A Deeper Look at 2009 Batting Splits: By Position

Well, a week or so ago, I wrote what I considered to be my final, consummate analysis of 2009. This seemed reasonable, given that Spring Training was right around the corner and I'd have something else to do. Well, I admit now that seeing pictures and videos of the Cubs running drills and playing catch has not in fact sated my desire for statistical games -- it's only increased it. So, without any new statistical information (the games don't start until next Thursday), I must continue to plow through 2009 data to remind myself that 2010 is full of potential.

Anyway, one thing I want to look is the old, manager's axiom: "We've got to have better situational hitting." This tired, old statement seems to spill out of each manager's mouth at some point in the season and can mean a lot of things, but typically it's about hitting well with runners on -- when the run expectancy is highest. I'll get to that eventually, but I want to also peruse some other topics of the Splits nature:

By Position

First, how much production did we get out of each position? I've included BABIP (which gauges luck) and wOBA (which gauges overall offensive ability):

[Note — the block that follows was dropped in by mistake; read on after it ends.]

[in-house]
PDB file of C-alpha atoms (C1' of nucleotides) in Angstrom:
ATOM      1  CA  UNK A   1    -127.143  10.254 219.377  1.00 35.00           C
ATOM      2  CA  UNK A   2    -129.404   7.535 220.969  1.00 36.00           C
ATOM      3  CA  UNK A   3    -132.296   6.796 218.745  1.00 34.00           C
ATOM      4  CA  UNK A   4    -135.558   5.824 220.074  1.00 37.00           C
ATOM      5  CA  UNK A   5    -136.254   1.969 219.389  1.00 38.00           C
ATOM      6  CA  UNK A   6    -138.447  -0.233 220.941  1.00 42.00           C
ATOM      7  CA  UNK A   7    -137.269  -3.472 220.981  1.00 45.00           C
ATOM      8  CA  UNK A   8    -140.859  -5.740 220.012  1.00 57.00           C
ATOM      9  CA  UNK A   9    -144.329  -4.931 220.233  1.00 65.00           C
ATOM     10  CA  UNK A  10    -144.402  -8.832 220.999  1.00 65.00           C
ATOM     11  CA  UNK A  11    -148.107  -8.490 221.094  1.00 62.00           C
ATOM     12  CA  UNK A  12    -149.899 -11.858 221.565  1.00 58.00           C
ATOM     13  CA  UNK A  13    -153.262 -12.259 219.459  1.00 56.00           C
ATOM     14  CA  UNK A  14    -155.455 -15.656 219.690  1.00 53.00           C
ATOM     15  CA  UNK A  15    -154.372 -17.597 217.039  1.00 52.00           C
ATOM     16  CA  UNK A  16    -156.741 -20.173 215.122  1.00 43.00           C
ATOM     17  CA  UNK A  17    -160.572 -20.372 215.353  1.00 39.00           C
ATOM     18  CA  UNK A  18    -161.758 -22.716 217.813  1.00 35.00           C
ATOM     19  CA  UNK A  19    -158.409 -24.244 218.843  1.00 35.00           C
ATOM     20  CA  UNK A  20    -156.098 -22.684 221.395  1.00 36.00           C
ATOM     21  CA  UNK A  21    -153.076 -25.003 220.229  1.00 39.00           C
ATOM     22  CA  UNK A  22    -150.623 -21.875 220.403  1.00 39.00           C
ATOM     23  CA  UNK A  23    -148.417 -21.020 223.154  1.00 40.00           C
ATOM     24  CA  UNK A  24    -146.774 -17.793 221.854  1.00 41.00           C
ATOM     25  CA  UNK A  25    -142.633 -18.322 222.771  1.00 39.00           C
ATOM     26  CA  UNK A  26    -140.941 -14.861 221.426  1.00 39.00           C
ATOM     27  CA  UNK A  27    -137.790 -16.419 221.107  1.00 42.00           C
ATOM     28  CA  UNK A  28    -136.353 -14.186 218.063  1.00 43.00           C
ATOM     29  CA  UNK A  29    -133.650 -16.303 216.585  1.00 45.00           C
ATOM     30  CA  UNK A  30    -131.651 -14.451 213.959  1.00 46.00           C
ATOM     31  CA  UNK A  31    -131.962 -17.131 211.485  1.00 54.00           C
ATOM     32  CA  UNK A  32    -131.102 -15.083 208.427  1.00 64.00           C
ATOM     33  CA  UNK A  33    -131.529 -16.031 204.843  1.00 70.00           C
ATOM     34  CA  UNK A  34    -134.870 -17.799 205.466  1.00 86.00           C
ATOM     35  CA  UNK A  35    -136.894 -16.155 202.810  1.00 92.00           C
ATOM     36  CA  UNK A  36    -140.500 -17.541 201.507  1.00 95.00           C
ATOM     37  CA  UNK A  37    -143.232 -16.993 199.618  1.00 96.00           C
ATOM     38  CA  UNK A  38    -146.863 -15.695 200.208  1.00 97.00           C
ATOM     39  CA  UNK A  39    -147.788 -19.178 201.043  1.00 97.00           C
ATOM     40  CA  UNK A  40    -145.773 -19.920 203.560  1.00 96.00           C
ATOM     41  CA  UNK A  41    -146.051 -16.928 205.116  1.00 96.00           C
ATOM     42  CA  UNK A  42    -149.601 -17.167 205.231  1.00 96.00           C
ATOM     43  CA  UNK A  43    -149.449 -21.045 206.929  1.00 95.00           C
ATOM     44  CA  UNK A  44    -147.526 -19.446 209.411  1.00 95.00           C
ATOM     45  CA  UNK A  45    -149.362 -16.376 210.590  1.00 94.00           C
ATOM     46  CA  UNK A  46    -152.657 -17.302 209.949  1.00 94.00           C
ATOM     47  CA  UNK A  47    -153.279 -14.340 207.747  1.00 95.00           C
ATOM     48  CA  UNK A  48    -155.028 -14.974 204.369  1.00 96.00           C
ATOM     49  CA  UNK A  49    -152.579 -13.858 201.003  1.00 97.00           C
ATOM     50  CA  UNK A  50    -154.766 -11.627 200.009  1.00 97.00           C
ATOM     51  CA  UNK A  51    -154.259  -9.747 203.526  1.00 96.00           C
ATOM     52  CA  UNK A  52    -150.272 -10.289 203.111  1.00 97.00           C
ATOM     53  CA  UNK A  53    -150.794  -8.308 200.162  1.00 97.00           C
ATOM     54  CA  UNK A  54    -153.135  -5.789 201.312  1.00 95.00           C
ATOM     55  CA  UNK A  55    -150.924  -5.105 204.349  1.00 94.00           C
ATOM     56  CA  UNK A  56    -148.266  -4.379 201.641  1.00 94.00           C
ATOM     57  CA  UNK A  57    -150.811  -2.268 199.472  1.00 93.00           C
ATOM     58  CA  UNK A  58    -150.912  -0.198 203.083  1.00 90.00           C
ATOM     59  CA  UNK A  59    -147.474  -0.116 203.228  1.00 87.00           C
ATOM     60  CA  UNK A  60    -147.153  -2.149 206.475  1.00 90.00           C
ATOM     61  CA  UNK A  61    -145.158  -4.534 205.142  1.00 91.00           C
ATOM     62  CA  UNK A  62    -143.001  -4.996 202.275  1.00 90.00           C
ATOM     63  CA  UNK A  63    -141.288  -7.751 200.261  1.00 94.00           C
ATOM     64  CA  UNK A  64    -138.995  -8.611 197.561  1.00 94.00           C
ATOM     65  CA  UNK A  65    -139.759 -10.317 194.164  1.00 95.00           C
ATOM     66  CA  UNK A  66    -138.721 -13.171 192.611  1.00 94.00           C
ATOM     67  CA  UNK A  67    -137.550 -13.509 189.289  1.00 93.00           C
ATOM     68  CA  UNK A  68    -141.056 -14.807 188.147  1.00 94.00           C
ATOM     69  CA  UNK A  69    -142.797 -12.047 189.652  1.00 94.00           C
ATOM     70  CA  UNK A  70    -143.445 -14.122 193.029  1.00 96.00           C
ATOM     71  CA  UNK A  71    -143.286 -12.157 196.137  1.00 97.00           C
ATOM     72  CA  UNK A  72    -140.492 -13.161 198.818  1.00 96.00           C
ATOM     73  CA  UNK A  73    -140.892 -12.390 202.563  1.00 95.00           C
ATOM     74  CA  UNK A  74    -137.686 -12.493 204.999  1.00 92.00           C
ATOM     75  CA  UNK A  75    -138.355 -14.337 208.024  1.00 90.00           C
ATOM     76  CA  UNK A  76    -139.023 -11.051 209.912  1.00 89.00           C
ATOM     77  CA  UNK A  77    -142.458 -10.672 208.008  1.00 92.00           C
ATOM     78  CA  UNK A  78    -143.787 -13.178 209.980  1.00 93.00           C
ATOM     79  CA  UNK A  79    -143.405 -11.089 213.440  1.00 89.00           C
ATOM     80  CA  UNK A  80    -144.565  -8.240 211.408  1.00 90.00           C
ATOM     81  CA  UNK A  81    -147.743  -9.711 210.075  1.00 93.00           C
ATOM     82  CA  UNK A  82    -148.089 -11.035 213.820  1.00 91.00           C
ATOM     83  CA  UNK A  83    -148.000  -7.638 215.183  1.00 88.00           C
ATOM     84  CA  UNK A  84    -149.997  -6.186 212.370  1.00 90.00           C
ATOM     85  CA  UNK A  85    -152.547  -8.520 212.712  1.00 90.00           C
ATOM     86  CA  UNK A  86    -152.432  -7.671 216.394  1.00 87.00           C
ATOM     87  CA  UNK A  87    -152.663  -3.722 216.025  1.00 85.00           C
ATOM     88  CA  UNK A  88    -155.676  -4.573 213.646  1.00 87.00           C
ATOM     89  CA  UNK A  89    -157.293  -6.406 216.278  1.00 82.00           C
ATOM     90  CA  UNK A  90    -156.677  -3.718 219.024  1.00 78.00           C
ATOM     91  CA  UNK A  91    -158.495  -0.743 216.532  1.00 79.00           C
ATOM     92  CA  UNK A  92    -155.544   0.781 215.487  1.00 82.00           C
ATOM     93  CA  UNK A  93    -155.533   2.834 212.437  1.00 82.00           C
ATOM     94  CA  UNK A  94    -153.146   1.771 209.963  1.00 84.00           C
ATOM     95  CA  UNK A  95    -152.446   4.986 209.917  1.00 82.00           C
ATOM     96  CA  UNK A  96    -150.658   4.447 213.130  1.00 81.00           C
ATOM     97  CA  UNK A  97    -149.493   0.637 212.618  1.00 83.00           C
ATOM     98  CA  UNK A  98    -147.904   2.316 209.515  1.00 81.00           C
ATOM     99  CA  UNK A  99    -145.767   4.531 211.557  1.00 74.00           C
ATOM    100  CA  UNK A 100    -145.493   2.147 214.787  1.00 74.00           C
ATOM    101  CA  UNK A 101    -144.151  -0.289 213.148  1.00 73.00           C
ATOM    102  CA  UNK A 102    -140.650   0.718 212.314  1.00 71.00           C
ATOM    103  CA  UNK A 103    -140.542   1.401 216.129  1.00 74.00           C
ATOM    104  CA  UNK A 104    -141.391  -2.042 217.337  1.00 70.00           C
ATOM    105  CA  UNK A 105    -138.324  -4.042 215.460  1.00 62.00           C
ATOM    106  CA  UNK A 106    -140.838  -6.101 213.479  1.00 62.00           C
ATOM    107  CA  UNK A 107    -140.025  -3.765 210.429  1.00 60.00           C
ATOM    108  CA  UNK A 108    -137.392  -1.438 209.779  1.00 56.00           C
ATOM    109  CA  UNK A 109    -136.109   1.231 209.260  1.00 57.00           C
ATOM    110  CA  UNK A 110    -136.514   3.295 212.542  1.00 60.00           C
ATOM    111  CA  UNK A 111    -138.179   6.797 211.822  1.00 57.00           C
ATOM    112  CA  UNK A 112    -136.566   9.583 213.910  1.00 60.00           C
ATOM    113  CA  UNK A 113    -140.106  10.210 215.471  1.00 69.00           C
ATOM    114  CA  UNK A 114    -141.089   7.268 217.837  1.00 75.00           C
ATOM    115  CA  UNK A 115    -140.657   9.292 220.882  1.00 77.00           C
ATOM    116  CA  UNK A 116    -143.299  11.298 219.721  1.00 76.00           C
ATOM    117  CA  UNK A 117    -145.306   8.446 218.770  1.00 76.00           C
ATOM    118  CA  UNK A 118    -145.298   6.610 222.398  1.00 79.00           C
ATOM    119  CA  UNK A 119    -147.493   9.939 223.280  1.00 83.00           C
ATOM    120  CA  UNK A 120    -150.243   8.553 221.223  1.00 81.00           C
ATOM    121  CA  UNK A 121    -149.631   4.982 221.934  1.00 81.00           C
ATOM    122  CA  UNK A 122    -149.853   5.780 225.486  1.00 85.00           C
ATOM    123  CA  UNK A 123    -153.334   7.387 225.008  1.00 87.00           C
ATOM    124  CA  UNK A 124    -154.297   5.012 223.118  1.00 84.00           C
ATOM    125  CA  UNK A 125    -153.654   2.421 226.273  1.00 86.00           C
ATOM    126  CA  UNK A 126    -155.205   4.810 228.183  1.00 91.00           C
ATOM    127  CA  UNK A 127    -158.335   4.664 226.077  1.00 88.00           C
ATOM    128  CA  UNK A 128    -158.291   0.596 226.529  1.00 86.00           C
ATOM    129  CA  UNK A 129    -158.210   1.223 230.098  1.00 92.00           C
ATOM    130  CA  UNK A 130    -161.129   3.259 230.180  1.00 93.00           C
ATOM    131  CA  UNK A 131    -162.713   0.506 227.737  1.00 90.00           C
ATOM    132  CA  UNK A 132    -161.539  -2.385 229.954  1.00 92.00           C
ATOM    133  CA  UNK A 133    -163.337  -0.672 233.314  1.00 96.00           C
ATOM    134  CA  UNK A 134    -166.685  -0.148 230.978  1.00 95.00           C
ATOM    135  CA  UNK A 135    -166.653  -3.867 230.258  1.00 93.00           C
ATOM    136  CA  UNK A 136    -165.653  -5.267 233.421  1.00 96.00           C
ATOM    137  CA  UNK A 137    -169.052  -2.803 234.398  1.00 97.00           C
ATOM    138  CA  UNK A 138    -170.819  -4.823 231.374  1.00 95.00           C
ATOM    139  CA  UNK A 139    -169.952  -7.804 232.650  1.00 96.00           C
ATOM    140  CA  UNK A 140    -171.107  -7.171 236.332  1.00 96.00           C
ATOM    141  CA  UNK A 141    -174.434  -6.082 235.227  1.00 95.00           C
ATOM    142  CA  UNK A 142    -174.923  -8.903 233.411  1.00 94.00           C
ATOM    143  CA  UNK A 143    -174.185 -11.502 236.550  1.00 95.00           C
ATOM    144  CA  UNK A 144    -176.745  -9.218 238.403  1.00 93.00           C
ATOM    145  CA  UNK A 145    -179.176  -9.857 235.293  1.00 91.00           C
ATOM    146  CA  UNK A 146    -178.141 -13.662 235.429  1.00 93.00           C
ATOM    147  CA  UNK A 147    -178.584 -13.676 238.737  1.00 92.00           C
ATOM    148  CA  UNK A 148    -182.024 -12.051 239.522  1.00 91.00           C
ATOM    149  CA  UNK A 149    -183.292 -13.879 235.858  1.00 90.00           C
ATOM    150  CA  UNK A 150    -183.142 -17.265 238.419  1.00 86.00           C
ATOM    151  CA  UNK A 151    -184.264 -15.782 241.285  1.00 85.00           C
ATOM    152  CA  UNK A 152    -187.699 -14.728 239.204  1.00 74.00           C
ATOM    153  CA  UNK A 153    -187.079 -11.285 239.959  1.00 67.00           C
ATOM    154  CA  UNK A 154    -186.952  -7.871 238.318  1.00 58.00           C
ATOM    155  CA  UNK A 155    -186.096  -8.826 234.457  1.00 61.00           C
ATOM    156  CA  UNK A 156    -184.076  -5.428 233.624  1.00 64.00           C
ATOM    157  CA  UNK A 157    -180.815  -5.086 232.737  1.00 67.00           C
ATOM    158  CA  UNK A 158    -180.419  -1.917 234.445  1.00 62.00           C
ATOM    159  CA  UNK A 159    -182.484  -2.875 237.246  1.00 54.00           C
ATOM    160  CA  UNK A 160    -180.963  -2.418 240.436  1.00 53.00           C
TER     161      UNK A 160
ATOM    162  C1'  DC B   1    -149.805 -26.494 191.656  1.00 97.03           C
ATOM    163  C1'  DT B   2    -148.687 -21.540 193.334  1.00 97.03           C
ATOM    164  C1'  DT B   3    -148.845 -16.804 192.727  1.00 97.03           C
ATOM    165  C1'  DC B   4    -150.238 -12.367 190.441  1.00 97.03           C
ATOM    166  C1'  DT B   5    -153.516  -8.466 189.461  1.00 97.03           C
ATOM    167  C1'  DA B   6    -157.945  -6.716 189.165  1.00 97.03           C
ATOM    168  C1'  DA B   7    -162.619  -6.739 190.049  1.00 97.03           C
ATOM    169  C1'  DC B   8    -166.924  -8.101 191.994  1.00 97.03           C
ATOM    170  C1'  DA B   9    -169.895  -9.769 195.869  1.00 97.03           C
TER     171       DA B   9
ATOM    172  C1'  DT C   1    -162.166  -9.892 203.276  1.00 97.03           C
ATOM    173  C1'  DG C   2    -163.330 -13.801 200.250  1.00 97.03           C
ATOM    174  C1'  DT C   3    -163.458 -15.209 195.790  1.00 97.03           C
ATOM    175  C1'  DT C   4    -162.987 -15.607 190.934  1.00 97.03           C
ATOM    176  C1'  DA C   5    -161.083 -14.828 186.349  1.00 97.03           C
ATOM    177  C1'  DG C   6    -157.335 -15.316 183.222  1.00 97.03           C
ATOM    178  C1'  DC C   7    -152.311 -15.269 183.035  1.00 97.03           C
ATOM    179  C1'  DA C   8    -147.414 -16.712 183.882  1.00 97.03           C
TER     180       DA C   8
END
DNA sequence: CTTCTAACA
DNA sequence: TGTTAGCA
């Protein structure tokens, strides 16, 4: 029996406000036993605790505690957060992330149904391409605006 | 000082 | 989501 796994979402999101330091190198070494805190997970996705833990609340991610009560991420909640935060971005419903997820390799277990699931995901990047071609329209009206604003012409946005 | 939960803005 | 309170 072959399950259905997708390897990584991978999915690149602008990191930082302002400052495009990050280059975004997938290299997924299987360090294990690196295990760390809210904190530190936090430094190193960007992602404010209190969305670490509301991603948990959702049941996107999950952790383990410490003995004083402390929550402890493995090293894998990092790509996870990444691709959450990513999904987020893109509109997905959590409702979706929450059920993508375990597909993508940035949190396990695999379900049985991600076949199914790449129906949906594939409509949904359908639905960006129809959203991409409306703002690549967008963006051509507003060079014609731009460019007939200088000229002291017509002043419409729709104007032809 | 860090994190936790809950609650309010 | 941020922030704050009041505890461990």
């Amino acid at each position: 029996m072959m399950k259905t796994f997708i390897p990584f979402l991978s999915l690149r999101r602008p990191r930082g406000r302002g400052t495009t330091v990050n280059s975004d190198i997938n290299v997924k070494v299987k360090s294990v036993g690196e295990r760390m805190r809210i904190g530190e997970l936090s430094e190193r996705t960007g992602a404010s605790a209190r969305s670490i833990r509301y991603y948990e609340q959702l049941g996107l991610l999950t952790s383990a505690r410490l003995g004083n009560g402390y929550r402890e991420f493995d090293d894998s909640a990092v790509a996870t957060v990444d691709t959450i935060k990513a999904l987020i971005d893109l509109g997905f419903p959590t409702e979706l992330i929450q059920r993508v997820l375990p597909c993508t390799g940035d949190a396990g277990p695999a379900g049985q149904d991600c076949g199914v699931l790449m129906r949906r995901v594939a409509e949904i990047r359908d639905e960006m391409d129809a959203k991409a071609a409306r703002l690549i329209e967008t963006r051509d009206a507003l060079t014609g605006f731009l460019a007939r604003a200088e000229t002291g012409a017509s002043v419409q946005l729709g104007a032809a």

In 2009, MLB average BABIP was .300, so pretty much anything under that line was a little unlucky, anything above was lucky. Of course, BABIP can be different for different players or positions. Faster guys, like Ichiro Suzuki, tend to have higher BABIPs (Ichiro's career BABIP = .357!). So, it helps if we look at league averages in comparison:

As a whole, our left fielders were unlucky. The majority of that is Alfonso Soriano, who was also struggling with his aging knees. That's not good for BABIP; it's also not good for professional athletes as a whole. If his knees are better this coming year, we can expect good things in general. If they start hurting again, we might be in for another low-BABIP from Soriano. I tend to think things might turn around for ol' Alf. If we look at this BABIP near the end of 2009, we can actually see he may have been getting better...

(Source Fangraphs)

...even if his power (ISO) didn't really return like we'd hope (notice how the 2009 above makes a "V," while the 2009 below makes a backwards check mark):
(Source Fangraphs)

The other thing we note from the previous graph is how little production we got from our second basemen. Here, Baker's lucky BABIP combined with Fontenot's low BABIP to equal an NL average BABIP, with an extra low wOBA. Keep in mind: we don't want league average. League average implies that we are as good as the half of the league that watches the playoffs and doesn't play in them. Being below league average (with our budget, no less!) is kind of unacceptable.

Phew! This is already a way longer post than I intended. Next, we'll look at our actual batting order results and see what's going on there.

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